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NEW JERSEY ATTORNEY GENERAL'S OFFICE: Interactive Brokers Agrees to Pay New Jersey Bureau of Securities $100,000 Penalty to Settle Failure to Supervise Findings

By Press release submission | Feb 18, 2019

New Jersey Attorney General's Office issued the following announcement on Feb. 11.

The Division of Consumer Affairs and the Bureau of Securities (“the Bureau”) announced that online brokerage Interactive Brokers, LLC (Interactive) has agreed to pay a $100,000 civil penalty and, if necessary, to revise its account opening procedures to resolve a Bureau investigation related to a financial scam perpetrated on Interactive’s online trading platform.

The scam was perpetrated by three-time convicted financial felon Peter Zuck who used Interactive’s online trading platform in a scheme to defraud New Jersey residents and others who invested in his Osiris Fund Limited Partnership.

In the Consent Order entered, the Bureau found that, despite his criminal and regulatory history, Zuck was able to open at least 16 accounts on the Interactive platform - two master accounts in his own name and eleven sub-accounts in the names of other individuals that were linked to the Zuck master account, as well as in the name of the Osiris Fund.

Zuck proceeded to trade the Osiris Fund account in a wildly speculative manner that exposed the investors’ savings to extraordinary market risk. After some early trading profits, Zuck and others working with him lost approximately $4.5 million trading in April and May 2010. Zuck and his co-defendants also defrauded investors by preparing and sending false investor account statements outside the Interactive platform, and by overstating the hedge fund’s net asset value to produce higher management fees and conceal losses. As a result, Zuck fraudulently later withdrew $3.9 million in management fees to which he and his co-defendants were not entitled from other financial accounts at other financial institutions.

Although it conducted other automated checks into Zuck’s background, Interactive failed to conduct a commodities industry BASIC search on Zuck that would have revealed that he had been permanently barred by the National Futures Association (NFA) for failing to cooperate in an investigation, unrelated to the Osiris Fund matter, regarding his potential embezzlement of client funds.

In 2012, the Bureau filed an action in the Superior Court of New Jersey against Zuck, Osiris Fund, and others, alleging violations of the Securities Law, including fraud. Zuck with others implemented a volatile, high-risk strategy for the Osiris Fund that involved the leveraged purchase and sale of equity securities, option contracts, and futures. Zuck concealed the speculative nature of his trading from investors, misled investors about the extraordinary risks of an investment into the Osiris Fund, and concealed his criminal and regulatory history from those investors.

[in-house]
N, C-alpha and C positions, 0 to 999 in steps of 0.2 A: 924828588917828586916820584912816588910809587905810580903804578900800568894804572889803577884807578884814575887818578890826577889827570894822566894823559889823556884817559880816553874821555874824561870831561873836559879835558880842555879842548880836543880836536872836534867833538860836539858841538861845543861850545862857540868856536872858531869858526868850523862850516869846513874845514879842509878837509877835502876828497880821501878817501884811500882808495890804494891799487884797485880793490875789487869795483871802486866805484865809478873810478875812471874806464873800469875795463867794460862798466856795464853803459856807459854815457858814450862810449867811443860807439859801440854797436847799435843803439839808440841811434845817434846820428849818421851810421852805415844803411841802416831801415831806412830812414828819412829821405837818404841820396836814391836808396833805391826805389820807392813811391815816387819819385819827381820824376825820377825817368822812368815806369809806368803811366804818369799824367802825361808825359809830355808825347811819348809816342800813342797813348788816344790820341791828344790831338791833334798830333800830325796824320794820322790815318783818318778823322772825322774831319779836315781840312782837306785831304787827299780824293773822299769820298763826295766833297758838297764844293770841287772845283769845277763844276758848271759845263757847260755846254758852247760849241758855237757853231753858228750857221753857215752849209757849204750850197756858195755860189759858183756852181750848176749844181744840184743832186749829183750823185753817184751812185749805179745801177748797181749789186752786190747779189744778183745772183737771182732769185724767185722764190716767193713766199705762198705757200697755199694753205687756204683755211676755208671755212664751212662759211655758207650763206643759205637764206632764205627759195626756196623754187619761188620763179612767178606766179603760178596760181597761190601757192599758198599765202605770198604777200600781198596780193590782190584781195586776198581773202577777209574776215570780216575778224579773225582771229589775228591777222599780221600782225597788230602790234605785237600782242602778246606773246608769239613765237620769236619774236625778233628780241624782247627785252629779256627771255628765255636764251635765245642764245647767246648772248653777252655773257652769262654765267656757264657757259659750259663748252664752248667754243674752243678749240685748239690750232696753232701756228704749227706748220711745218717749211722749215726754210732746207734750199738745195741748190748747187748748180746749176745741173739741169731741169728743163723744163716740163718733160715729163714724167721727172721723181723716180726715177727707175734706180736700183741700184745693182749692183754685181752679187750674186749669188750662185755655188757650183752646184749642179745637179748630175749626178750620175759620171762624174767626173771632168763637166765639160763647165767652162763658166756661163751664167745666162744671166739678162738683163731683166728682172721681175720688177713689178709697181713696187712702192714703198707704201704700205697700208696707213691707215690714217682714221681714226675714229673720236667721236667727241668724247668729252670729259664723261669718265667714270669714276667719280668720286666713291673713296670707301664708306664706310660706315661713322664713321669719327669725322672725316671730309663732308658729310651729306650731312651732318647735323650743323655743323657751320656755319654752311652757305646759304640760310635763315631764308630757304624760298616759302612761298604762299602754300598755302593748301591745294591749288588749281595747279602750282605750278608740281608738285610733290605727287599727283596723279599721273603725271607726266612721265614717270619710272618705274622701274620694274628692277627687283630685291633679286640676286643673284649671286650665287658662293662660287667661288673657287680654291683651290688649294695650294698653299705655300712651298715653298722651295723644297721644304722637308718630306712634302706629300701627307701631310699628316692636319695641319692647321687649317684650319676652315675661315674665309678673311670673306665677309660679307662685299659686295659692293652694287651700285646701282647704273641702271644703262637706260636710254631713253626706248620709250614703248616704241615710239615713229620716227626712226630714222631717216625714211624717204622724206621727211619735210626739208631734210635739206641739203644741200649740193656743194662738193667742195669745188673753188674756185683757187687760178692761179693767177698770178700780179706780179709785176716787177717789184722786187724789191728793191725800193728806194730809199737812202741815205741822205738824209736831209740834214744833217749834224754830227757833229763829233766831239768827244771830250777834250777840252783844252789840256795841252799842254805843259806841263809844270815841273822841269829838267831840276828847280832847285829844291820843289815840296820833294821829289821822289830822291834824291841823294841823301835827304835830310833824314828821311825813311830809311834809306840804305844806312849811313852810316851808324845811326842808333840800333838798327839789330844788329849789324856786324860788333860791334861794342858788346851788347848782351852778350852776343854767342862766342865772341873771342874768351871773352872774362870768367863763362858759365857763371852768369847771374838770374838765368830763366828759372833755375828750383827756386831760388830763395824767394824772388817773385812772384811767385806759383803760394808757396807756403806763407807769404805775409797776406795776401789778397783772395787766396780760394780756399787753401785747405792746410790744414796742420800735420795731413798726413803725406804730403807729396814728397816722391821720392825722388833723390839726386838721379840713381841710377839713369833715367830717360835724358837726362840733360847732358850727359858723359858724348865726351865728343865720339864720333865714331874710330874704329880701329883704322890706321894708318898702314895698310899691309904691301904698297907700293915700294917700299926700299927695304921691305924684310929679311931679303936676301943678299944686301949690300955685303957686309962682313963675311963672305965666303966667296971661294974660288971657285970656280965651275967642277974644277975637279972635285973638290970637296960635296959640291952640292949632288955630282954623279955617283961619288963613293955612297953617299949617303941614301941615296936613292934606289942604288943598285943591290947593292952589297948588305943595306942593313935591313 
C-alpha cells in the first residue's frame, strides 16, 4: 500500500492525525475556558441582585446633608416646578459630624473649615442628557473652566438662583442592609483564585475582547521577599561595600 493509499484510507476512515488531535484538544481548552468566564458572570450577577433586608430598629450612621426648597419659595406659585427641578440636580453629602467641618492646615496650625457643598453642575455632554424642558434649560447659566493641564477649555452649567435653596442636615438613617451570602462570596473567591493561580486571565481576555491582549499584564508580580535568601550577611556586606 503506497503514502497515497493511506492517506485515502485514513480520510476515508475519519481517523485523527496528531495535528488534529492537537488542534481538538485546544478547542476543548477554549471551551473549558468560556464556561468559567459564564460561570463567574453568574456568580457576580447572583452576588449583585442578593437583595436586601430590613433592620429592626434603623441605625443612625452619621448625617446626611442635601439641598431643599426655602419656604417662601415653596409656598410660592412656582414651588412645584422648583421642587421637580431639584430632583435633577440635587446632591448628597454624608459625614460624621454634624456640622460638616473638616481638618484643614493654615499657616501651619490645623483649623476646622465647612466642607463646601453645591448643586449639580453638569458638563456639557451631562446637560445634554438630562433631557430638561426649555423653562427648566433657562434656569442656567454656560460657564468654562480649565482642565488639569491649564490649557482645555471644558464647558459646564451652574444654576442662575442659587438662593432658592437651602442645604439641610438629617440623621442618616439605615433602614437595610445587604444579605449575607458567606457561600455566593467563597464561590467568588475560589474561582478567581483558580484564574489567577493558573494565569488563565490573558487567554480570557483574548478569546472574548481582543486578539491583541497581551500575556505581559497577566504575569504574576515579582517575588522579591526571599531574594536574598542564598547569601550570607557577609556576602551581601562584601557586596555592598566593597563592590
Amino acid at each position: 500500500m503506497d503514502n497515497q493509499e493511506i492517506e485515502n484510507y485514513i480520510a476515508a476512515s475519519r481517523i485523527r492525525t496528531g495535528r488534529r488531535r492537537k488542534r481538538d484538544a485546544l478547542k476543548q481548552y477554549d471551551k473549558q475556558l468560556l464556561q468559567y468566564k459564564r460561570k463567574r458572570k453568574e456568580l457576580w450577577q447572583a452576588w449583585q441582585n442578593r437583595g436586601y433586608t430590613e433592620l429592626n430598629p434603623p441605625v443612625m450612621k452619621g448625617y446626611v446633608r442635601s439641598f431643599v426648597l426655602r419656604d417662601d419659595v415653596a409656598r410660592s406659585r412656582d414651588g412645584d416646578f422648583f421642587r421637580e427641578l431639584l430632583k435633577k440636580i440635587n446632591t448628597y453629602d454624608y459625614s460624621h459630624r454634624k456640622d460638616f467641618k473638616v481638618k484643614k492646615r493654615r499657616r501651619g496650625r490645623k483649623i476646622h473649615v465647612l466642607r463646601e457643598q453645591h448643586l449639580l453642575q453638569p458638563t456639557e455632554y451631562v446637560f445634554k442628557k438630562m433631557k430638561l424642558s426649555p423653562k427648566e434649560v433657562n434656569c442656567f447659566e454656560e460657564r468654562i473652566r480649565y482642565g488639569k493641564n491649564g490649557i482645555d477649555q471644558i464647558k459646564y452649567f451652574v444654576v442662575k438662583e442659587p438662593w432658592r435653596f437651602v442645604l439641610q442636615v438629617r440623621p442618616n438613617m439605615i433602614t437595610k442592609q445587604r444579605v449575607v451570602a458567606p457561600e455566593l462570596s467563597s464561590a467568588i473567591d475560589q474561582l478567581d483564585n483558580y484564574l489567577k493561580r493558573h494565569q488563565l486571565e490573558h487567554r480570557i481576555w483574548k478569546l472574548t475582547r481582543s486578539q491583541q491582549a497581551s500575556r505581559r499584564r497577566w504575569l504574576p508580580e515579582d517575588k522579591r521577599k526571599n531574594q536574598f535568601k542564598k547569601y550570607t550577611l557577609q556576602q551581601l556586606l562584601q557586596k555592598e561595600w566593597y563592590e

In 2014, the Bureau resolved its lawsuit against Zuck and the other defendants for, among other things, judgment in the amount of more than $7.5 million in restitution for defrauded Osiris Fund investors, civil monetary penalties, and disgorgement of ill-gotten gains.

On December 30, 2017, Richard W. Barry, the court-appointed receiver for the Osiris Fund and other related entities, commenced an arbitration on behalf of Osiris Fund against Interactive before the Financial Regulatory Authority (FINRA). With the support of the Bureau of Securities, the Receiver successfully defeated a lawsuit filed by Interactive to avoid the arbitration. As a result, Interactive entered into an agreement resolving all of the Receiver's claims against Interactive.

Also in 2017, Zuck pleaded guilty to federal charges of conspiracy to commit wire fraud and tax evasion in connection with the scheme and was sentenced to three years in prison.

Interactive’s failure to conduct the NFA BASIC search during the account opening process for Zuck and the Osiris-related accounts constitutes a failure to reasonably supervise under New Jersey’s Uniform Securities Law.

“Broker-dealers have an obligation to reasonably supervise their trading platforms to prevent bad actors from accessing them,” said Paul Rodríguez, Acting Director of the Division of Consumer Affairs. “Had Interactive Brokers fulfilled that obligation, the accounts of this financial predator would have been rejected at inception or shut down.”

As a result of the Consent Order, Interactive agreed to:

- comply with the Securities Law;

- review and revise as necessary (to the extent it has not done so already) its policies and procedures regarding its client account opening procedures; and

- pay a civil penalty of $100,000.

Original source can be found here.

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